They say to themselves that the results do not have enormous consequences on society, on the economy, on their lives. There is a kind of fatigue, while expectations were much higher in the 1970s and 1980s.
Jean-Yves Dormagen, Professor of Politics at the University of Montpellier
Will the phenomenon be long-lasting? One thing is for sure, more and more French people are saying they are attracted to new forms of democracy. In the absence of convincing reforms, it is possible that abstinence will continue to impose itself on the political landscape as the expression of a general lack of interest.
One person at a time
In turn, Fatiha Touimi will continue to march with the Servir Committee team in the streets of Roubaix, with the aim of reversing the trend.
“We go one person at a time,” she says, philosophically.
Hope may be allowed. On the day of our visit, the community worker repented before our eyes.
Linda Shelbi, originally from Algeria, has not voted once since arriving in France 19 years ago. She had already thought about registering on the lists, but had not yet taken the step. The arguments of M.I Touimi finally convinced her.
“There are more and more candidates against us [les musulmans]. The rise of right-wingers. Racism is becoming more and more visible. This time I said to myself: maybe my voice can count. This is the case for many people around me, ”she explains.
Small step for democracy, big step for MI Touimi. Who, however, is not going to stop there.
“I will go to the street until the day before the vote. The work is never done. It is not easy. But if we do not, who will? »
Electronic voting, the solution?
Emmanuel Macron made it a promise of his first five-year term. But the measure, like many others, has been postponed.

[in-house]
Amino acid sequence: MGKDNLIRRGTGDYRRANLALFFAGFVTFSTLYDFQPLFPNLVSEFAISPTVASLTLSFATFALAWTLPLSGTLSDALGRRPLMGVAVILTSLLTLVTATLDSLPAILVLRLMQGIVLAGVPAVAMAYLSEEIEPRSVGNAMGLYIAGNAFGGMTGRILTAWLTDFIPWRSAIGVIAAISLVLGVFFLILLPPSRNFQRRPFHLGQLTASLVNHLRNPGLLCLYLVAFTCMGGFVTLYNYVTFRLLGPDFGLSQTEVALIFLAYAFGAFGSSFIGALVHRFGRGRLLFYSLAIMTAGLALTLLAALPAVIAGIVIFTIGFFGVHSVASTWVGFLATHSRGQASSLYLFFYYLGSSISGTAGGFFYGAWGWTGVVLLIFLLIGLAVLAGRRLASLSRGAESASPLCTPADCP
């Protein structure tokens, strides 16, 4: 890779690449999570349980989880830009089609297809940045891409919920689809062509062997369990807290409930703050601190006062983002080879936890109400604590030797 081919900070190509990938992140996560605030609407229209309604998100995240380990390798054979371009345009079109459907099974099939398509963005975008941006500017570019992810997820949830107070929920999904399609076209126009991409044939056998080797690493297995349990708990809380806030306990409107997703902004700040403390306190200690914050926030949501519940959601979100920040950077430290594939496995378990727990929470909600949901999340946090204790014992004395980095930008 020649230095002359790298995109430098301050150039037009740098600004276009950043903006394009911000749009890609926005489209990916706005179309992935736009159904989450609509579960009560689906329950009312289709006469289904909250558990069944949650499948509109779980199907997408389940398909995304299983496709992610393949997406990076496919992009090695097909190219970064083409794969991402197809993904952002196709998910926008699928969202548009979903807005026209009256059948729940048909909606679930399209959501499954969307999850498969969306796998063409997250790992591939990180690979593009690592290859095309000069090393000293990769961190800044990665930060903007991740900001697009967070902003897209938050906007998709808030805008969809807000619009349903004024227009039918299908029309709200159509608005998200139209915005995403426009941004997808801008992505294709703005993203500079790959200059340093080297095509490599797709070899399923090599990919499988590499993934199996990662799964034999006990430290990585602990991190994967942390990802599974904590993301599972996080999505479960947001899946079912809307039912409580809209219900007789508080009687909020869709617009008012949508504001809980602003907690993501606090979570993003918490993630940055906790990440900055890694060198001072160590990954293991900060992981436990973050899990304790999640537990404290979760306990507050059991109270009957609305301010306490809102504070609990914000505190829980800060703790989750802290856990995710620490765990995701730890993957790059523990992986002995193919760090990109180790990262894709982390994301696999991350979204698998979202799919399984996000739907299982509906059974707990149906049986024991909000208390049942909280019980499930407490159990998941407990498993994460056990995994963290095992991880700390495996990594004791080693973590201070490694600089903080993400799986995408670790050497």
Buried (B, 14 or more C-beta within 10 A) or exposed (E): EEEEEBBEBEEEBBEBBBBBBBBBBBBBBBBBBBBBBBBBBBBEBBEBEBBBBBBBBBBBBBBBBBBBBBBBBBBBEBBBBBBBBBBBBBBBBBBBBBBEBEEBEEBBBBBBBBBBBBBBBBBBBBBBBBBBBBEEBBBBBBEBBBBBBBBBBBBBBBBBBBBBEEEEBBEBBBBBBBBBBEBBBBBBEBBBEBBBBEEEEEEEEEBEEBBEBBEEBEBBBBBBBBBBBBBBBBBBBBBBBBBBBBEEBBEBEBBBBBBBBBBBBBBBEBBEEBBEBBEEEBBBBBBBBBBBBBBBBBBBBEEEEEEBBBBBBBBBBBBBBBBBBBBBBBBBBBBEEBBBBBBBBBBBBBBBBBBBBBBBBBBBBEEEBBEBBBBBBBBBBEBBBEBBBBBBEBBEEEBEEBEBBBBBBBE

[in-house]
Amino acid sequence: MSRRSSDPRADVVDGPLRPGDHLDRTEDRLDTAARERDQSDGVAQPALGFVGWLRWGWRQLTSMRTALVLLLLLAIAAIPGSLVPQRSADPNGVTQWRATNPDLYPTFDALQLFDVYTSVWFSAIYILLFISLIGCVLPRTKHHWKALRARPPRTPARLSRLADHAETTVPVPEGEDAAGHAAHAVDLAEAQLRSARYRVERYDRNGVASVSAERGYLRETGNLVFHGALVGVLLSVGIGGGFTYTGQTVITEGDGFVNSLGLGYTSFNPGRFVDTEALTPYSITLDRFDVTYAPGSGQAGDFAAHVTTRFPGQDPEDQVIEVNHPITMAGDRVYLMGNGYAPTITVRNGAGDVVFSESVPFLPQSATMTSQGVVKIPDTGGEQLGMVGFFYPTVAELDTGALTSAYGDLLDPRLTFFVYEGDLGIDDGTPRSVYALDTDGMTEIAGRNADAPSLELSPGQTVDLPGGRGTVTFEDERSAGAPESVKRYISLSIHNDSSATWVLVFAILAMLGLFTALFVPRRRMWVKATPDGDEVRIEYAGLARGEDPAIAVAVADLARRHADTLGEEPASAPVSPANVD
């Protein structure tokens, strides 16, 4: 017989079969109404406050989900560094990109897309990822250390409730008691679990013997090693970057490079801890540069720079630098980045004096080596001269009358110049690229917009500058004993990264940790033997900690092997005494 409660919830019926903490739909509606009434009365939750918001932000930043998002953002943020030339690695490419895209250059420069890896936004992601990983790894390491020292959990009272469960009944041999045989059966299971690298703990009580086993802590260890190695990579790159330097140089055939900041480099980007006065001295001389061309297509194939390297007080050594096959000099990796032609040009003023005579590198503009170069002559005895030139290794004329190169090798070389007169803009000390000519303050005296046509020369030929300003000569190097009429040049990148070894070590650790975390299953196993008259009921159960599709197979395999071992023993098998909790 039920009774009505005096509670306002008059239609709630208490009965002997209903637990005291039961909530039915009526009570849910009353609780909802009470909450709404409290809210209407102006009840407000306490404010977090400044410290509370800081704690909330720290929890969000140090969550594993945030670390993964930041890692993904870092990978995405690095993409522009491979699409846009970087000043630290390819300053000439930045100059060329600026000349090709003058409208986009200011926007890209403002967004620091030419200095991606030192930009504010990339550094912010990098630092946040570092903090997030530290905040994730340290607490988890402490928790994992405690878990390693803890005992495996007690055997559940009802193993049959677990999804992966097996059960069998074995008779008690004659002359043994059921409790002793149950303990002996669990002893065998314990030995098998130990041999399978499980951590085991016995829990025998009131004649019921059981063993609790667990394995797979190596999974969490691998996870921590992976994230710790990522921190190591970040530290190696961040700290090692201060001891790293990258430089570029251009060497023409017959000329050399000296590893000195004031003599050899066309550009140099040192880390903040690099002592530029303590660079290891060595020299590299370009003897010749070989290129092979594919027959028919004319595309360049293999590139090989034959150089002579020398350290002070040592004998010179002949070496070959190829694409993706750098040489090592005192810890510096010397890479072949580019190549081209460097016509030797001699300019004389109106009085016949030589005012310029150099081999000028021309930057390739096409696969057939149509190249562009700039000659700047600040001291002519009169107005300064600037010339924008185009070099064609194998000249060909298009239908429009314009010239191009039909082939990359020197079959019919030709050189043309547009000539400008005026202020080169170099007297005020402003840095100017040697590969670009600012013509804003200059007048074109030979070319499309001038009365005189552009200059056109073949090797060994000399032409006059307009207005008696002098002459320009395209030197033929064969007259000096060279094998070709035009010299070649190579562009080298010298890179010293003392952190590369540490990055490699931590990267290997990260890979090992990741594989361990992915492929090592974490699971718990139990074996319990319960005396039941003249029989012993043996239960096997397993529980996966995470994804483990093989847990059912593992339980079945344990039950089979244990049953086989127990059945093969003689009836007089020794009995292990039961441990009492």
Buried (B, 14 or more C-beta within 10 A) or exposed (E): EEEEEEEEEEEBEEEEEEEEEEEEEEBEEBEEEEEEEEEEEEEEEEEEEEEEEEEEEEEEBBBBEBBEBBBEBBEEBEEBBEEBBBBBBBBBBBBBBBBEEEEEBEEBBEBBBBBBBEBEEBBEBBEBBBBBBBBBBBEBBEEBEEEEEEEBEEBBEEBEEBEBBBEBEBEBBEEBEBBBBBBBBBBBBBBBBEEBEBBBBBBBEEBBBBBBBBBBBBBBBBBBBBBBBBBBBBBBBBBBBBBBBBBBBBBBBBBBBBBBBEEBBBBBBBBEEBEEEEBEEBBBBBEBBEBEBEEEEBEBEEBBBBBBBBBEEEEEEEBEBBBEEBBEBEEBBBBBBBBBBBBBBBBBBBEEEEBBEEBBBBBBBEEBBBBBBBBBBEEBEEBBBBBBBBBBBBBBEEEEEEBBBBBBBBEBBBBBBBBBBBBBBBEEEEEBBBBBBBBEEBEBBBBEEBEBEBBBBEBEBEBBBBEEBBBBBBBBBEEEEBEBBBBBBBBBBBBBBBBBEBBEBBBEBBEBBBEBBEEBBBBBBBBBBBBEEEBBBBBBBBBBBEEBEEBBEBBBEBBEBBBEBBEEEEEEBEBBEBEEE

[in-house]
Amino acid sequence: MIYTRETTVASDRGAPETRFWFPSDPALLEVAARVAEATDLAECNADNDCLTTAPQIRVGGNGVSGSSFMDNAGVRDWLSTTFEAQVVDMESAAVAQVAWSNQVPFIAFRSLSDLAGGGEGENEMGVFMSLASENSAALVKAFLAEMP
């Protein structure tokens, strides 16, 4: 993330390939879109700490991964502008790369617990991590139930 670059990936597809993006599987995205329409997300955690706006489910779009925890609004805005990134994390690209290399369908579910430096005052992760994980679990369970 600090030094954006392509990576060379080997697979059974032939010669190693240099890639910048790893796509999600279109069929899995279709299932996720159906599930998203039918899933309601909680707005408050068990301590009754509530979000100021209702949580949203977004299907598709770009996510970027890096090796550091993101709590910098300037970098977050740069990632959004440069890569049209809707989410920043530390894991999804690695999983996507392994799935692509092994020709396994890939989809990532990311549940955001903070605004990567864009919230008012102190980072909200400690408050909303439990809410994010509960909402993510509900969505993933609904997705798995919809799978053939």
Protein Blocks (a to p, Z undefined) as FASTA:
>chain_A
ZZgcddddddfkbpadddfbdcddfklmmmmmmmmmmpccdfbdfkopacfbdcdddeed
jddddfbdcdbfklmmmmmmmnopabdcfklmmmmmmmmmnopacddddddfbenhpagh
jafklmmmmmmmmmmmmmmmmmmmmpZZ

However, many people in France believe that electronic voting will be a solution to the problem of abstinence. Simple comparison: a simplified election process will increase voter turnout.
In addition to the practical benefit to voters that they no longer have to travel and can vote at any time, this measure will be good for the environment (less travel, less paper) and provide an excellent alternative to counting voting.
There are also those who swing the argument of the health crisis: voting away from home means the possibility of not being exposed to possible viruses.
Despite all this, electronic voting is far from unanimous.
Its opponents are wielding the dangers of digital technology, with its security flaws. Burglary, viruses, errors, data leaks and voter support are all threats to such a system.
In short, it is a false good idea, says Jean-Yves Dormagen, professor at the University of Montpellier.
“It will not solve all the problems, far from it,” explains this abstinence specialist. Because the French electoral system further aggravates the situation. There are about 6 million French people who have moved and are not registered at the correct address. They have to either pull or make a power of attorney, which makes things difficult. This enrollment problem mechanically increases abstinence, especially that of young people. »
Mr. Dormagen acknowledges that electronic voice will have its benefits, especially for new generations, who are more comfortable with technology. But it would not solve the fundamental problem, which is that of mistrust and lack of interest in politics.
First you have to want to vote.
Jean-Yves Dormagen, Professor at the University of Montpellier
At present, only French people living abroad – including those from Quebec – can vote by internet, but not for the presidential election.
Some countries, such as Belgium, Brazil, the Netherlands, Germany, Ireland or Norway, also tried the experiment on a more or less large scale. But the tests were undecided. Either fraud was observed or the effect on the participation rate was minimal.
Estonia is currently the only real leader in this area, 44% of the votes were recorded by the internet during the 2019 general election in this small Baltic country. But it has only 1.3 million inhabitants and shines with the almost total digitization of its government functions.
In Canada and Quebec, studies are being done in this direction. But the system is still not implemented.